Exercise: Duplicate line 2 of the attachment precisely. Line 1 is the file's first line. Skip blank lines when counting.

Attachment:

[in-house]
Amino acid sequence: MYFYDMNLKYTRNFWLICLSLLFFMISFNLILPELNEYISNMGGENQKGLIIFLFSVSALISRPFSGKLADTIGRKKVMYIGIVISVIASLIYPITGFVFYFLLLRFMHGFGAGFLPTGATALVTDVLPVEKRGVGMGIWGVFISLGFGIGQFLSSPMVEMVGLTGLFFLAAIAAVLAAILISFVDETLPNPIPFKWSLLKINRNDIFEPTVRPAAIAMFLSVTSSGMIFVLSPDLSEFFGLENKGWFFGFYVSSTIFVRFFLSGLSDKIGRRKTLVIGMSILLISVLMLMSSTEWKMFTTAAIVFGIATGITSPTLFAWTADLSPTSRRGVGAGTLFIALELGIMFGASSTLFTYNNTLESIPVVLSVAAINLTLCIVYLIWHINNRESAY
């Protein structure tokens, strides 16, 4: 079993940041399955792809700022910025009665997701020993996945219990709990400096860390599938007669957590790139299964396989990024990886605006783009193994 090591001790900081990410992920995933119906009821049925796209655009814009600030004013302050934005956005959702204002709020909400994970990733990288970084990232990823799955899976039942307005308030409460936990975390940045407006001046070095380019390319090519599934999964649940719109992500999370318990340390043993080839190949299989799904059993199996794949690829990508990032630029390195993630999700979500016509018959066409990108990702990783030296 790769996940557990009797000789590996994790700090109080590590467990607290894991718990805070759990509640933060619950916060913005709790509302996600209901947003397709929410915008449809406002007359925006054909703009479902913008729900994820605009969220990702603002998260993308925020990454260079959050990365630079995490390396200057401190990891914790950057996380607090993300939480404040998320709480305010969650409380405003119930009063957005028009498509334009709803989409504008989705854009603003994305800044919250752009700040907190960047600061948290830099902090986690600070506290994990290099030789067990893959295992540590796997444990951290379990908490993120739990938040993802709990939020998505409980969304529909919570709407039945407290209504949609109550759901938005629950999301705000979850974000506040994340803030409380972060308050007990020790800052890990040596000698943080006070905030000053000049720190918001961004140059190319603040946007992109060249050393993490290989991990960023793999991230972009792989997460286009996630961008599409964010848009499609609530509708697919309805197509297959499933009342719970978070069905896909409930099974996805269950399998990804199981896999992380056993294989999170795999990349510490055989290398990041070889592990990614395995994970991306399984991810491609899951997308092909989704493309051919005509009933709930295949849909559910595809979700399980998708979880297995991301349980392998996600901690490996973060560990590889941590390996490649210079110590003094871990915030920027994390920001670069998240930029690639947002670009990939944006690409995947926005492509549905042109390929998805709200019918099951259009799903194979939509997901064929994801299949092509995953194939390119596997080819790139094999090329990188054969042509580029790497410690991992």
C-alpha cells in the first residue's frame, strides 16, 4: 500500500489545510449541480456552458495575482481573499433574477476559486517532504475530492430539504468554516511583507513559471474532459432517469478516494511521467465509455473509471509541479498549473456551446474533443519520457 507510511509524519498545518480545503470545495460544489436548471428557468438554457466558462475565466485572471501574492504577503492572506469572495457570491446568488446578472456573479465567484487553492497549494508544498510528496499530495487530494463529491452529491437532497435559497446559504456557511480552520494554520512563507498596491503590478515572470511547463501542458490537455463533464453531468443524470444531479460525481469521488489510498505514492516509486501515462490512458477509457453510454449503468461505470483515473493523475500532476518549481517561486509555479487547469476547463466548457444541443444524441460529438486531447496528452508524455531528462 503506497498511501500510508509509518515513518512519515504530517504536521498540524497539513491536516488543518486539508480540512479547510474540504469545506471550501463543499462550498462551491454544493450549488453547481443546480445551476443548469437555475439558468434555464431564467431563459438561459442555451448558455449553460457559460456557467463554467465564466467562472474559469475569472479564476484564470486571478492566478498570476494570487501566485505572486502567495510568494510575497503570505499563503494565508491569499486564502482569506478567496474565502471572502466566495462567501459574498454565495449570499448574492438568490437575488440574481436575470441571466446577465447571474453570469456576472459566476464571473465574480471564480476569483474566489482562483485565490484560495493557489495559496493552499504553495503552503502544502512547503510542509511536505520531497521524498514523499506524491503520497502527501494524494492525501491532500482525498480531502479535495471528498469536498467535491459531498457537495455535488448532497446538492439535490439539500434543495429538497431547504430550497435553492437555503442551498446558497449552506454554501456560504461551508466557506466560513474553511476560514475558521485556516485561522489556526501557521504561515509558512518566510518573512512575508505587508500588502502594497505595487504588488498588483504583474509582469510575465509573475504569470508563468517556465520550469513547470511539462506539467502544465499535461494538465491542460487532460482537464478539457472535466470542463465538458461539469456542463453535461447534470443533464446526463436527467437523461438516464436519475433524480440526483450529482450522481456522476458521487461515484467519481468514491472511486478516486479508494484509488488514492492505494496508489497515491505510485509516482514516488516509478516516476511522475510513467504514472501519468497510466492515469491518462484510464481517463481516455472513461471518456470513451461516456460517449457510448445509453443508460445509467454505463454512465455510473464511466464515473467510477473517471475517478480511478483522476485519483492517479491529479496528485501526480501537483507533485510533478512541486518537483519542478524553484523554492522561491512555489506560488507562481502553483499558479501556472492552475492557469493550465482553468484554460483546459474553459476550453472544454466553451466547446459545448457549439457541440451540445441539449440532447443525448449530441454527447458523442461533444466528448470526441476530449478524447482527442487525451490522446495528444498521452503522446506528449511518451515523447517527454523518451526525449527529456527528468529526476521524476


Amino acid sequence: MYFYDMNLKYTRNFWLICLSLLFFMISFNLILPELNEYISNMGGENQKGLIIFLFSVSALISRPFSGKLADTIGRKKVMYIGIVISVIASLIYPITGFVFYFLLLRFMHGFGAGFLPTGATALVTDVLPVEKRGVGMGIWGVFISLGFGIGQFLSSPMVEMVGLTGLFFLAAIAAVLAAILISFVDETLPNPIPFKWSLLKINRNDIFEPTVRPAAIAMFLSVTSSGMIFVLSPDLSEFFGLENKGWFFGFYVSSTIFVRFFLSGLSDKIGRRKTLVIGMSILLISVLMLMSSTEWKMFTTAAIVFGIATGITSPTLFAWTADLSPTSRRGVGAGTLFIALELGIMFGASSTLFTYNNTLESIPVVLSVAAINLTLCIVYLIWHINNRESAY